This is a quick little Appendix post to our Planning A Trip to Japan series, as requested by Kathleen 🙂 Lemme know if you guys need more tips for stuff I haven’t covered in this post 🙂
Always bring cash.
Although major hotels, restaurants, and department stores accept plastic, cash is king in Japan. So where ever you’re headed — whether it is Harajuku for clothes or Akihabara for figures and electronics, bring enough hard currency to cover your expenditures.
Be warned however that money changers are harder to find in Tokyo than — say, Manila, Bangkok, or Singapore. There may be a few here and there, but they are so rare that they are often difficult to spot. Their rates are also much, much worse than what you expect, if you’re used to having currency changed at local money changers. Your best bet is going to a bank and asking if they have money changing services, enquiring at your hotel’s concierge desk, or checking with the customer service kiosks of major malls and department stores.
Ask a shopkeeper or salesperson for assistance when inspecting purchases.
Unless it has been labeled “Sample” (見本) — which means you are free to open and peruse the inside of the item, if you want to see the contents of an item wrapped in plastic ask a shopkeeper to open it for you. If you open an item for a “taste test” or “smell check” without the explicit agreement of the shopkeeper, you will be obliged to purchase the item as it has already been “spoiled” and cannot be sold to another customer.
Do not haggle.
Sticker prices are law in Japan — unless the store offers a price-match guarantee (meaning they will match or even lower the price based on how much their competition is charging for the same item), do not ask for a discount even for bulk purchases. If you do intent to haggle do it in the more touristy neighborhoods of Tokyo like Asakusa; prices there are over-inflated anyway so the storekeepers are willing to give a little leeway to customers as long as they purchase something.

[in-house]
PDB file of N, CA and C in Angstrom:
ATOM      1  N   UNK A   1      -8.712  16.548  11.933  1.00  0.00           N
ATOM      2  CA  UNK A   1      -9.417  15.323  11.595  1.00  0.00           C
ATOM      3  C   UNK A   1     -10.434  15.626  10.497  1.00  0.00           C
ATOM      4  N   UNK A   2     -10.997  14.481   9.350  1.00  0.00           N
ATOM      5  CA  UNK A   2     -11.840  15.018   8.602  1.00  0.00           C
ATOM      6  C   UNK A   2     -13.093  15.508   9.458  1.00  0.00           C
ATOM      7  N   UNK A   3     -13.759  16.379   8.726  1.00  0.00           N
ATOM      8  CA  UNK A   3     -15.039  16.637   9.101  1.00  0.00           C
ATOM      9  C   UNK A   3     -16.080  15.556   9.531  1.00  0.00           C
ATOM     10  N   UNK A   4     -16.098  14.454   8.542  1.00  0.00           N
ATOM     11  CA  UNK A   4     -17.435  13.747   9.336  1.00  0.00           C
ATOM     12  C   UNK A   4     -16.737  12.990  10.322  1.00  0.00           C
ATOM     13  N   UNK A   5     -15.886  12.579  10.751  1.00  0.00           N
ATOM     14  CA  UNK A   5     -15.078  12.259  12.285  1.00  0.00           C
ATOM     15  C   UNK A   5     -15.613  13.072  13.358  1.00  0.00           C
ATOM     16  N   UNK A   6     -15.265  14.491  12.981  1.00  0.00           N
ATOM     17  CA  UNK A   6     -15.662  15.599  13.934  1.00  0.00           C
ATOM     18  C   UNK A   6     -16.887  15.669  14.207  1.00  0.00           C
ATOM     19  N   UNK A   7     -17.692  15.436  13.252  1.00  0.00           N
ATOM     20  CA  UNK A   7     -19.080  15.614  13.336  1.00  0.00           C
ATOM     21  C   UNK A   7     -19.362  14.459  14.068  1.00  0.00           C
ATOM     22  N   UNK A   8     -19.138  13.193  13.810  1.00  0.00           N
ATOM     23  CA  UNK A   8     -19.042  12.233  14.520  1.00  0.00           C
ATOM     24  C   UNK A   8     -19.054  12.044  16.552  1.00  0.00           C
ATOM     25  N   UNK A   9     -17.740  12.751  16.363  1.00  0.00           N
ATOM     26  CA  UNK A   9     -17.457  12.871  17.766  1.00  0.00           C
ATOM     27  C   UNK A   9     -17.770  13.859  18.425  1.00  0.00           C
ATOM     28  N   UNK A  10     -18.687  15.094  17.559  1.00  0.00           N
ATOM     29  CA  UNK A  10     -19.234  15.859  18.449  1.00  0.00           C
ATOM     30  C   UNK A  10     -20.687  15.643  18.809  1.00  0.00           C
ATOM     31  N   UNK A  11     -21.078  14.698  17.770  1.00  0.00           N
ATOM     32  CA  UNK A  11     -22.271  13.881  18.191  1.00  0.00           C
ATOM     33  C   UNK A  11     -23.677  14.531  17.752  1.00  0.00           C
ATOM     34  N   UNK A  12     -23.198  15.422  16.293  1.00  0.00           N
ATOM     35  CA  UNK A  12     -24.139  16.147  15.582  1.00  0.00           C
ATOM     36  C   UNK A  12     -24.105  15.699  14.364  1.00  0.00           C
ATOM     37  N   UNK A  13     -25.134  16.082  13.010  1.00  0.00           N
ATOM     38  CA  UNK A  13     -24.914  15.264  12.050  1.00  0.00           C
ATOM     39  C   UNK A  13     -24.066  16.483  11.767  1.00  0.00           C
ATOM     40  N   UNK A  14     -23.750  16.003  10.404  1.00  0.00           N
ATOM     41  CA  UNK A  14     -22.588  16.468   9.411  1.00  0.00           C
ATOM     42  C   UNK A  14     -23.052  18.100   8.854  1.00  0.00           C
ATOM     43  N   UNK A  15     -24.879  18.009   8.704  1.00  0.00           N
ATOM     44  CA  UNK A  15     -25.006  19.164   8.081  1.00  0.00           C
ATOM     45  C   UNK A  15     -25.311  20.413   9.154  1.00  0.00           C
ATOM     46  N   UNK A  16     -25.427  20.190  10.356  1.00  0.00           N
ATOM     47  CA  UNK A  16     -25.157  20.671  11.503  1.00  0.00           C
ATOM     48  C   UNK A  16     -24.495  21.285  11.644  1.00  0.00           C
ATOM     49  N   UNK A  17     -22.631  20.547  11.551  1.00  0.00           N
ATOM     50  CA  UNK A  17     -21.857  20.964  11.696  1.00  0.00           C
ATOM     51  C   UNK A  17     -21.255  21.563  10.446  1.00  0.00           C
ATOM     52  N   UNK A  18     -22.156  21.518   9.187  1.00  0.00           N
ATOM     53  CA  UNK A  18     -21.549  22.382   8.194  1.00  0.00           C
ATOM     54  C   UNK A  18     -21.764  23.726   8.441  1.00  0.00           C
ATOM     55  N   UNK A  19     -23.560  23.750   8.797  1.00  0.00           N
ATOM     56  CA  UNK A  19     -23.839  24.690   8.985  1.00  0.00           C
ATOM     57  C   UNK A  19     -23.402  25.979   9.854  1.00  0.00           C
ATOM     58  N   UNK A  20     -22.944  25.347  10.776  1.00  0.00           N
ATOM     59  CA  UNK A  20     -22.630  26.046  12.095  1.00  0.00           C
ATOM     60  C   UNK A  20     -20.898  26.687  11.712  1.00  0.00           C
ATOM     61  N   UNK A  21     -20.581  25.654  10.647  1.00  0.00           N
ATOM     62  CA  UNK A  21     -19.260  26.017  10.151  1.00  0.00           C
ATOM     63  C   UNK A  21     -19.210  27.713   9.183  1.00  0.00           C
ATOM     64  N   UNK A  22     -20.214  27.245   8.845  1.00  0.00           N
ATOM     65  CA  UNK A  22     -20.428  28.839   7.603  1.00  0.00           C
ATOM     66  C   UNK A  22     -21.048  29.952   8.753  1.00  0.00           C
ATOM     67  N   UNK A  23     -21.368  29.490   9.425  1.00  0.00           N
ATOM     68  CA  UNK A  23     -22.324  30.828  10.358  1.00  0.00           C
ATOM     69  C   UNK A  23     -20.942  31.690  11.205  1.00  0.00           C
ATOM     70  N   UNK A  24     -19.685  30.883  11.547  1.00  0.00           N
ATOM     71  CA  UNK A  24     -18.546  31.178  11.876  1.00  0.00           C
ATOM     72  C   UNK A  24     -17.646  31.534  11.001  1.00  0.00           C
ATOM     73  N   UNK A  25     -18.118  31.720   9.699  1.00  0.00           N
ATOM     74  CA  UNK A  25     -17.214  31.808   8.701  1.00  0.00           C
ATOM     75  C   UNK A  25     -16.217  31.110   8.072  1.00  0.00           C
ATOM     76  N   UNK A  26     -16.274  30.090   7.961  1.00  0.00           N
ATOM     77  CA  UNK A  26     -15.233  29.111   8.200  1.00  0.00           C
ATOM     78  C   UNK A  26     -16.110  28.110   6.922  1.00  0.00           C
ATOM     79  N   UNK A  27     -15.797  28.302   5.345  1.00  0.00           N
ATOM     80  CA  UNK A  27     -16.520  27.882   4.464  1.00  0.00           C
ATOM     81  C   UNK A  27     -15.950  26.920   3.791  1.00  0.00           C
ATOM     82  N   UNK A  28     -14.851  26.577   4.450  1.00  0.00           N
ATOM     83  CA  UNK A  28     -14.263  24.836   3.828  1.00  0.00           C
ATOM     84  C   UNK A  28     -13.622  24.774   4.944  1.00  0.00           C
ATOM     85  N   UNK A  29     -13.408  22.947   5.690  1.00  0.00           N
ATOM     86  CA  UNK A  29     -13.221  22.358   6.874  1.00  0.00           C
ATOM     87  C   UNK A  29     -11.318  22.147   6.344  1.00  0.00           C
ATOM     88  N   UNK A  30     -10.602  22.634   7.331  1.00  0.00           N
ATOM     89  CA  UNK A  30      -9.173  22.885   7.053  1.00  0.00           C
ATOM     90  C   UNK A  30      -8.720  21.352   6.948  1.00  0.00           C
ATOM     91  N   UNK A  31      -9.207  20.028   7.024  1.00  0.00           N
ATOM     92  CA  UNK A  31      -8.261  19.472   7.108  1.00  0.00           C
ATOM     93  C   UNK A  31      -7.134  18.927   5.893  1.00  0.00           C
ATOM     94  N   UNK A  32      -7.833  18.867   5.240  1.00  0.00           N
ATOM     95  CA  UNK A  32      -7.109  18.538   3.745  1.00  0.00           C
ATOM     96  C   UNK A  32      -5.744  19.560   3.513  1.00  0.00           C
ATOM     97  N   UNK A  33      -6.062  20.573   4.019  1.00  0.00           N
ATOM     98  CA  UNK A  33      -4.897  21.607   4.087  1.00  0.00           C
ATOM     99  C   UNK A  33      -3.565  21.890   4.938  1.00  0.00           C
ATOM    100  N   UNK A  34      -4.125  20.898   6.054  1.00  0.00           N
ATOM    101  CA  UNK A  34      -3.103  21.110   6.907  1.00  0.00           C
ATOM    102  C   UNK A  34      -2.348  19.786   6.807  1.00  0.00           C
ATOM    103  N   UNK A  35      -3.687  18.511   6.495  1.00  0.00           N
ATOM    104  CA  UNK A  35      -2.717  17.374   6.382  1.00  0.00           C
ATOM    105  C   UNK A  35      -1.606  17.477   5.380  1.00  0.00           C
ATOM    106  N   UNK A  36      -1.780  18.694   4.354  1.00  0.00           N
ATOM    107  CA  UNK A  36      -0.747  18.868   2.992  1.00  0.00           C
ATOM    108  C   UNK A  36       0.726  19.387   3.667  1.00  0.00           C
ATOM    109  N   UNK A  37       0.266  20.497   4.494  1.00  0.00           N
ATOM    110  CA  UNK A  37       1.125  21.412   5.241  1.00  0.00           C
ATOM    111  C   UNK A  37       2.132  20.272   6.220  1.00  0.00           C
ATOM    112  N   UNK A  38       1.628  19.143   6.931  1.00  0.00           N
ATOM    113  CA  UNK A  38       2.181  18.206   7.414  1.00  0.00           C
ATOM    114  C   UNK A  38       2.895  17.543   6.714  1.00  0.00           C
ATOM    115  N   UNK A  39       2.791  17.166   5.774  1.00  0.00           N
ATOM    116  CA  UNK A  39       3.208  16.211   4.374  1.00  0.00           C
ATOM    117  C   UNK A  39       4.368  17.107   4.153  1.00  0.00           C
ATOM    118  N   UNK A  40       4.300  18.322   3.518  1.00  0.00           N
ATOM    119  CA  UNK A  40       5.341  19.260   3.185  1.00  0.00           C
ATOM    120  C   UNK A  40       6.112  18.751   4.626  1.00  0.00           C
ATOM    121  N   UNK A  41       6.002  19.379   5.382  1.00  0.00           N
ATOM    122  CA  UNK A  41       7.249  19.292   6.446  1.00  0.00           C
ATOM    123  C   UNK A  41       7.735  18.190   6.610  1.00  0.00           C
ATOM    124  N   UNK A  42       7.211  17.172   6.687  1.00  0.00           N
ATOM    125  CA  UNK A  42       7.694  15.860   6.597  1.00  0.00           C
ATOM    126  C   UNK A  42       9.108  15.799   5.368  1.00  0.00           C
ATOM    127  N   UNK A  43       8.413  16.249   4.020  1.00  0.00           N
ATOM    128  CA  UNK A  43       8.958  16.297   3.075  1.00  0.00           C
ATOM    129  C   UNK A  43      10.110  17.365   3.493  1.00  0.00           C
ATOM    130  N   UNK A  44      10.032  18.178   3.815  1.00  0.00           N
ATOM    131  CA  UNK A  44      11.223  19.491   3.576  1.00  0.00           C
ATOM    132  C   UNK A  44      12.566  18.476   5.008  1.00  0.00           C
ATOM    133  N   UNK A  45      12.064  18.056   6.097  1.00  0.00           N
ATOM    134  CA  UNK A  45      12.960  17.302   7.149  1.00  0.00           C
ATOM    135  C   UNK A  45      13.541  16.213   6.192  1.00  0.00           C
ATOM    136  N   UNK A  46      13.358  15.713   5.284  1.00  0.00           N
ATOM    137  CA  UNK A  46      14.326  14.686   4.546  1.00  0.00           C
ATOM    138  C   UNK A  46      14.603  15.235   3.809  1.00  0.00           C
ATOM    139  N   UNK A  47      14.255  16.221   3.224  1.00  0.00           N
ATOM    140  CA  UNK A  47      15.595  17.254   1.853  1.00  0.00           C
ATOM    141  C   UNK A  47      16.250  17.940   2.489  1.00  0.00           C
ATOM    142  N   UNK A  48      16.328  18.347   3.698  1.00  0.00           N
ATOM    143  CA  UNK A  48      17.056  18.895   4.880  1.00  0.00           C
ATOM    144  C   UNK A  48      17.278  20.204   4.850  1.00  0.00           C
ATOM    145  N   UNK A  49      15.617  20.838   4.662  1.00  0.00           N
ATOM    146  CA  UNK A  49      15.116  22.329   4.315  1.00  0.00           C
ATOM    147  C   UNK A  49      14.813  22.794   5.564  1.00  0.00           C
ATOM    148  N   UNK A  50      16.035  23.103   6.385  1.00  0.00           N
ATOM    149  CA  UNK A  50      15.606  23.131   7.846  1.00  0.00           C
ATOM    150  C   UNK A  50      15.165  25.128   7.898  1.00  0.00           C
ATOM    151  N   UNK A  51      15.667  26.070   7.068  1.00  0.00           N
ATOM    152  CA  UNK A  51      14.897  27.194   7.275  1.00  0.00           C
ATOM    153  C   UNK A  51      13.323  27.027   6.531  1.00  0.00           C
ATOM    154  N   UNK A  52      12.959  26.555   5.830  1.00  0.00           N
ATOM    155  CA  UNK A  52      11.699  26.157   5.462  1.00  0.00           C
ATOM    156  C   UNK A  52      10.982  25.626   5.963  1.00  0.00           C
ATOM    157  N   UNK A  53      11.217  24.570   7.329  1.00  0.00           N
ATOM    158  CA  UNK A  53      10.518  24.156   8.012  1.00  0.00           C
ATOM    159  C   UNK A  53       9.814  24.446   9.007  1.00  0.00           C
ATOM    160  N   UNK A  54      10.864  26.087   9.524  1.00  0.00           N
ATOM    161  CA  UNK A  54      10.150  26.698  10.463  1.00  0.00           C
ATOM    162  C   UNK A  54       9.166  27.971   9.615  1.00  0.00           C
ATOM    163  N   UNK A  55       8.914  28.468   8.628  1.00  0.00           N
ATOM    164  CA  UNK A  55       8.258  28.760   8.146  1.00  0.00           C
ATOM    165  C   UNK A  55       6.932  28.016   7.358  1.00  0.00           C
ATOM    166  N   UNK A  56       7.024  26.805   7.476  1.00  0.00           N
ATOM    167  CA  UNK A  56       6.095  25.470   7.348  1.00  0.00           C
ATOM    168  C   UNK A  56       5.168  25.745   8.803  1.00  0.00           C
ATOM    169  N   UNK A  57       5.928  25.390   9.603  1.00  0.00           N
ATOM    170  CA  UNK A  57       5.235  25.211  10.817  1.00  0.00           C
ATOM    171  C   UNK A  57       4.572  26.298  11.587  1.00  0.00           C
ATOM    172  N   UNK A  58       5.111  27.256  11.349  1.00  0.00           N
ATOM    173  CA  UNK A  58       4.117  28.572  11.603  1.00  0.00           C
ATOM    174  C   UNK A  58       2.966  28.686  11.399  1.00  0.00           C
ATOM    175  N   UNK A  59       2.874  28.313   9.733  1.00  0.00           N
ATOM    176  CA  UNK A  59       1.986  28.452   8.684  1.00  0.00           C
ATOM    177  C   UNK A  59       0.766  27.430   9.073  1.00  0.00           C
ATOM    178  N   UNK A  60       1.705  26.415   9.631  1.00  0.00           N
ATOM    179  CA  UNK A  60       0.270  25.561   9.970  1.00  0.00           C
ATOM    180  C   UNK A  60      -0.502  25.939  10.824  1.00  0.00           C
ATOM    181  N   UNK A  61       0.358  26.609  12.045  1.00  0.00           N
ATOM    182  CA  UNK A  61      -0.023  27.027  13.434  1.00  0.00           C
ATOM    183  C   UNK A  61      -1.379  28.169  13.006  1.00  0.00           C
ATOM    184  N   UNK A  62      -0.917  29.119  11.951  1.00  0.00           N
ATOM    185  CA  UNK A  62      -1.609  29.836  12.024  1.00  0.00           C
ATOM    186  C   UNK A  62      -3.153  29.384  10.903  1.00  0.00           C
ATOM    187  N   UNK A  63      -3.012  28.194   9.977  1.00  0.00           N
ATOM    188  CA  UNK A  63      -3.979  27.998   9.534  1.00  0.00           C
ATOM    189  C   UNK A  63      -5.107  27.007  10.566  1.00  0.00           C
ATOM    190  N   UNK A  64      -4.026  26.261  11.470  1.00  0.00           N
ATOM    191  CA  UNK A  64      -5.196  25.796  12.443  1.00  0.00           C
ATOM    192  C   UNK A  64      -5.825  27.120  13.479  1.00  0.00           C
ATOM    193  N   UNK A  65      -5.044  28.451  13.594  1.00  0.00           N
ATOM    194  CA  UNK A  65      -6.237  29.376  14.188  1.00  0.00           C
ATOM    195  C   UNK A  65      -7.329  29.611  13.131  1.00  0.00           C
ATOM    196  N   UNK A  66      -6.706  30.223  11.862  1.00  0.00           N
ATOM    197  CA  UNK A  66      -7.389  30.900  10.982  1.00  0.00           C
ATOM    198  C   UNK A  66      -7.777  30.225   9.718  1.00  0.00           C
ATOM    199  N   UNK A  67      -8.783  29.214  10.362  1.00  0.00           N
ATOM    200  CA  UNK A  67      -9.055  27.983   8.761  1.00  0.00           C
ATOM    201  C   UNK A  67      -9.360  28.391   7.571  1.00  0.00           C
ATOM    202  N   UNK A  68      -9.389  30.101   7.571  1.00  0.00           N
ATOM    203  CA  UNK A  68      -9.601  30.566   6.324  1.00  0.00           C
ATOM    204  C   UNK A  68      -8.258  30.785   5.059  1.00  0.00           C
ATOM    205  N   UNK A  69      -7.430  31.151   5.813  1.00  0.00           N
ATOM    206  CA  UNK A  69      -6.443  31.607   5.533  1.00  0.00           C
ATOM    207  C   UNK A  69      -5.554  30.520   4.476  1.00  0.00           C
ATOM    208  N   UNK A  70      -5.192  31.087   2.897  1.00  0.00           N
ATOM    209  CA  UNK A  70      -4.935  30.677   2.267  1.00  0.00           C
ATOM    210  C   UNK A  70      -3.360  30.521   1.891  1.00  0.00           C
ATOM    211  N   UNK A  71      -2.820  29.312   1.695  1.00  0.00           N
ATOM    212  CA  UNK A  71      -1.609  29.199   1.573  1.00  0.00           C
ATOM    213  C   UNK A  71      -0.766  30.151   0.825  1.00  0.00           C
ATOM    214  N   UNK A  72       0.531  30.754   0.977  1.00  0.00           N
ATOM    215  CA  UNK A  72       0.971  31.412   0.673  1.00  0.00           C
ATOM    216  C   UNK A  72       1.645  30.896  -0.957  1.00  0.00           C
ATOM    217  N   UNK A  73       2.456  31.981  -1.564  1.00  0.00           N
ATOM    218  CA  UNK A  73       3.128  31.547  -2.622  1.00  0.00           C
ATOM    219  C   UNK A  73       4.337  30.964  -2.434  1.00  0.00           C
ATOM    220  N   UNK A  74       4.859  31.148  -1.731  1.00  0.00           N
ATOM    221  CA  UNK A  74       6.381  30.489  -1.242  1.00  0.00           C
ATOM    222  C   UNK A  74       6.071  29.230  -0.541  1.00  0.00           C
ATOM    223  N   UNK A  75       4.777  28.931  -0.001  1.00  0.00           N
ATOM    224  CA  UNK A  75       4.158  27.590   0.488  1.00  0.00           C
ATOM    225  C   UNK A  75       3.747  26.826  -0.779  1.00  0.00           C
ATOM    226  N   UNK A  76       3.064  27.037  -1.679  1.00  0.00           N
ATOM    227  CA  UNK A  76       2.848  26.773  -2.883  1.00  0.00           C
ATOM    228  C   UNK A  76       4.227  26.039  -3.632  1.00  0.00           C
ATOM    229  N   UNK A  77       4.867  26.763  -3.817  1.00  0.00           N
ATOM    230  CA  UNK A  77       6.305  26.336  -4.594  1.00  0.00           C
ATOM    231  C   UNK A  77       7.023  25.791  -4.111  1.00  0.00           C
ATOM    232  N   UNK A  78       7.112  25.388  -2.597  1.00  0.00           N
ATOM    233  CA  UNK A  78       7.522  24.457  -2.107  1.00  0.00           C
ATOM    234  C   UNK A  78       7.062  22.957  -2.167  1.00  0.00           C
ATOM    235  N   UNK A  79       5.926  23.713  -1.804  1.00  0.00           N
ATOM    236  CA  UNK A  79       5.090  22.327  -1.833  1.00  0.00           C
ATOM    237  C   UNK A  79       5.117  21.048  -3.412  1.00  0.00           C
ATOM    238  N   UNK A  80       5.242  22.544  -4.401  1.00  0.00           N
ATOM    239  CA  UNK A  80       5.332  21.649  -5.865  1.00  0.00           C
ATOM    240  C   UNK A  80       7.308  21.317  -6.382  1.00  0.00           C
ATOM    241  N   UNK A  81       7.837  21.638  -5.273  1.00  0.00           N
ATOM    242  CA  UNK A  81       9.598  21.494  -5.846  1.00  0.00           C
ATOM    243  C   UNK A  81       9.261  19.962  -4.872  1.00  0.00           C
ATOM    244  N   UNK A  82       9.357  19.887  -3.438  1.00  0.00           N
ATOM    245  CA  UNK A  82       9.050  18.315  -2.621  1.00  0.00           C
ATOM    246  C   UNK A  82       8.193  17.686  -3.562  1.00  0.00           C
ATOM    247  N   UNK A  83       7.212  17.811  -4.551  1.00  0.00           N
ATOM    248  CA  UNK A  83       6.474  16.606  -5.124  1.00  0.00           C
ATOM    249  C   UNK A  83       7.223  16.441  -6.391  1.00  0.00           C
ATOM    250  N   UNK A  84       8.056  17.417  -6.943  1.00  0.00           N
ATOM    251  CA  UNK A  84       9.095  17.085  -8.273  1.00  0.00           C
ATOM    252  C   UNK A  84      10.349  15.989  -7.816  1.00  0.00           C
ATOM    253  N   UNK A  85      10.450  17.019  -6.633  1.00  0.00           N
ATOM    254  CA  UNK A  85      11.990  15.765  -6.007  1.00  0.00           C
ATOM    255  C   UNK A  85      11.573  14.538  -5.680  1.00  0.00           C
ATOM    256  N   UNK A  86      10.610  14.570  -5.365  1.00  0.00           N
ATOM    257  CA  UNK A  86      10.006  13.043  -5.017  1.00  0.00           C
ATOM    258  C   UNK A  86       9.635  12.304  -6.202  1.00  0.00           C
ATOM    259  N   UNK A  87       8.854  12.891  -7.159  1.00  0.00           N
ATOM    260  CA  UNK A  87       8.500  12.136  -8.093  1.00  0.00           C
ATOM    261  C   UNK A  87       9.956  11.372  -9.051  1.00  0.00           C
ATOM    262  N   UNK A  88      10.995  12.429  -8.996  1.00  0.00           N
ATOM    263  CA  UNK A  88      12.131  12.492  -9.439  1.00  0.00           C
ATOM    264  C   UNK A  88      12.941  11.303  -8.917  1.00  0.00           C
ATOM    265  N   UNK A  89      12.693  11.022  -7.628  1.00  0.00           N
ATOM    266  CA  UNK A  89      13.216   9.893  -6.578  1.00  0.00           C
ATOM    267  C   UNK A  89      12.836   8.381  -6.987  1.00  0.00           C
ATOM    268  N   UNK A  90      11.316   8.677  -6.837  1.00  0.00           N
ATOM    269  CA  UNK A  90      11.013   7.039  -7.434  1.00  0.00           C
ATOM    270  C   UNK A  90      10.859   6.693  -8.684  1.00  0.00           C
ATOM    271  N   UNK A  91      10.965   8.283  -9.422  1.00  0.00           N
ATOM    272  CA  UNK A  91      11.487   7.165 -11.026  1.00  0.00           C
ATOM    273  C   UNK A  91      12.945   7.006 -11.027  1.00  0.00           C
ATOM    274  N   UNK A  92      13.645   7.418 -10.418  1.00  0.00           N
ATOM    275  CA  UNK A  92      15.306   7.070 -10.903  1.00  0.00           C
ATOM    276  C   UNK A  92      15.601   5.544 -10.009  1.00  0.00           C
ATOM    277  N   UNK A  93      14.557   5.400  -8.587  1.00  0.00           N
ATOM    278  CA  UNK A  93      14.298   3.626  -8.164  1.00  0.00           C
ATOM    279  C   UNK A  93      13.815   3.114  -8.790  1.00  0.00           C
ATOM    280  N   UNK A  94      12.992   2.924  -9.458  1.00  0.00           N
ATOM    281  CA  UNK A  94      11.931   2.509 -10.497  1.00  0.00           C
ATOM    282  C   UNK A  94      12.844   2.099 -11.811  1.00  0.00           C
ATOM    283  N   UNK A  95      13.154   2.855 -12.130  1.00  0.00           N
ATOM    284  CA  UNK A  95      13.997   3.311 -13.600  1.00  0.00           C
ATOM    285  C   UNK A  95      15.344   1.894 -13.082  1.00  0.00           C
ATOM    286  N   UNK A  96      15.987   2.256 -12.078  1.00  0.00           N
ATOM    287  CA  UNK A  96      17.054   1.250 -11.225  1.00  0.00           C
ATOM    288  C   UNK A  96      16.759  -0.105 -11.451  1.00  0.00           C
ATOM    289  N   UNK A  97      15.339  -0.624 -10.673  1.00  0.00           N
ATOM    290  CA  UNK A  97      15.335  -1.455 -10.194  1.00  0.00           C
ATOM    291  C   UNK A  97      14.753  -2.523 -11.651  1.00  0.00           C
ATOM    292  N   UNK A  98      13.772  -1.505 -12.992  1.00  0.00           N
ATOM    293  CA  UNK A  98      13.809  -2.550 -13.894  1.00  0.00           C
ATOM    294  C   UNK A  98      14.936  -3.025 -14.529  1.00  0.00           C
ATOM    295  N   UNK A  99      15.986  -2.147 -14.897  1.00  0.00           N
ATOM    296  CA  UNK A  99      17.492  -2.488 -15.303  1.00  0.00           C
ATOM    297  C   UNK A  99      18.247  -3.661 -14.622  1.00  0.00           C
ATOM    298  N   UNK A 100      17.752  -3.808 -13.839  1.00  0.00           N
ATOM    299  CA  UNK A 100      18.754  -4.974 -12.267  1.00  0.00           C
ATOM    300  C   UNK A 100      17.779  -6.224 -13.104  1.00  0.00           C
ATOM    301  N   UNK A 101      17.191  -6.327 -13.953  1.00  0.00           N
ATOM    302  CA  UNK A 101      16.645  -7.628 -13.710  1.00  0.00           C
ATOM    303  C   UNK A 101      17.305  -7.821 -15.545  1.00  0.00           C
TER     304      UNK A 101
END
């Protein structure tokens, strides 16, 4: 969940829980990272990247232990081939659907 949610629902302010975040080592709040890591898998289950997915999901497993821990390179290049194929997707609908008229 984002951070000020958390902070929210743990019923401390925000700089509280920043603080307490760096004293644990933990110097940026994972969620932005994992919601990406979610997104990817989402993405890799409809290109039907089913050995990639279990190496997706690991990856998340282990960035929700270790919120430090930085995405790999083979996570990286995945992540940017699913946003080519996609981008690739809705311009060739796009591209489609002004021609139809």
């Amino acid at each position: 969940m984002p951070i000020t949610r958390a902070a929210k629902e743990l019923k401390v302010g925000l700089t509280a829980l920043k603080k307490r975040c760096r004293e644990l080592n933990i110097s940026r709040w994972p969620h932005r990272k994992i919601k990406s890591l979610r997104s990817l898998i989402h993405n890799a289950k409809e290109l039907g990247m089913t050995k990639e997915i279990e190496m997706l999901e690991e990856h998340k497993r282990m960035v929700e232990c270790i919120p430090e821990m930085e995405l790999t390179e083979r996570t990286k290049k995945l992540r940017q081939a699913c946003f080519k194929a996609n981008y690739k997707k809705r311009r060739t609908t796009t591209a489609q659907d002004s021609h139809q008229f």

Unless you are in a fast food joint, always wait to be seated.
Do not just walk into a restuarant and snag the first empty table you see — wait at the door for someone to check your party in and seat you at a table; even casual dining joints have hosts to facilitate seating. Cutting a line is one of the worst things you can do in ultra-polite Japan, where queueing for a popular restaurant, cafe, or deli is an everyday affair.
When eating in a fast food joint, remember to clean up after yourself.
McD’s, KFC, Mos, Freshness — there is a huge selection of low-priced fastfood joints in Japan. Part of the reason they are able to keep costs down is because guests wipe up their tables, toss their trash into bins, and stack their trays at the counter themselves. Unlike in the Philippines, Japanese fast food joints do not hire extra staff members to clean up after guests, thus keeping costs down and passing on the savings to their customers.
Do not tip waitresses, doormen, or concierge staff.
Although some hotels and restaurants catering mostly to foreigners allow their staff to receive tips, tipping is generally not done in Japan. Excellent service is part and parcel of Japanese hospitality and some service providers may even feel insulted by tips. If you are truly delighted and would really like to leave a tip, do it as discretely as possible such as tucking it into a small white envelope or a clean piece of white paper.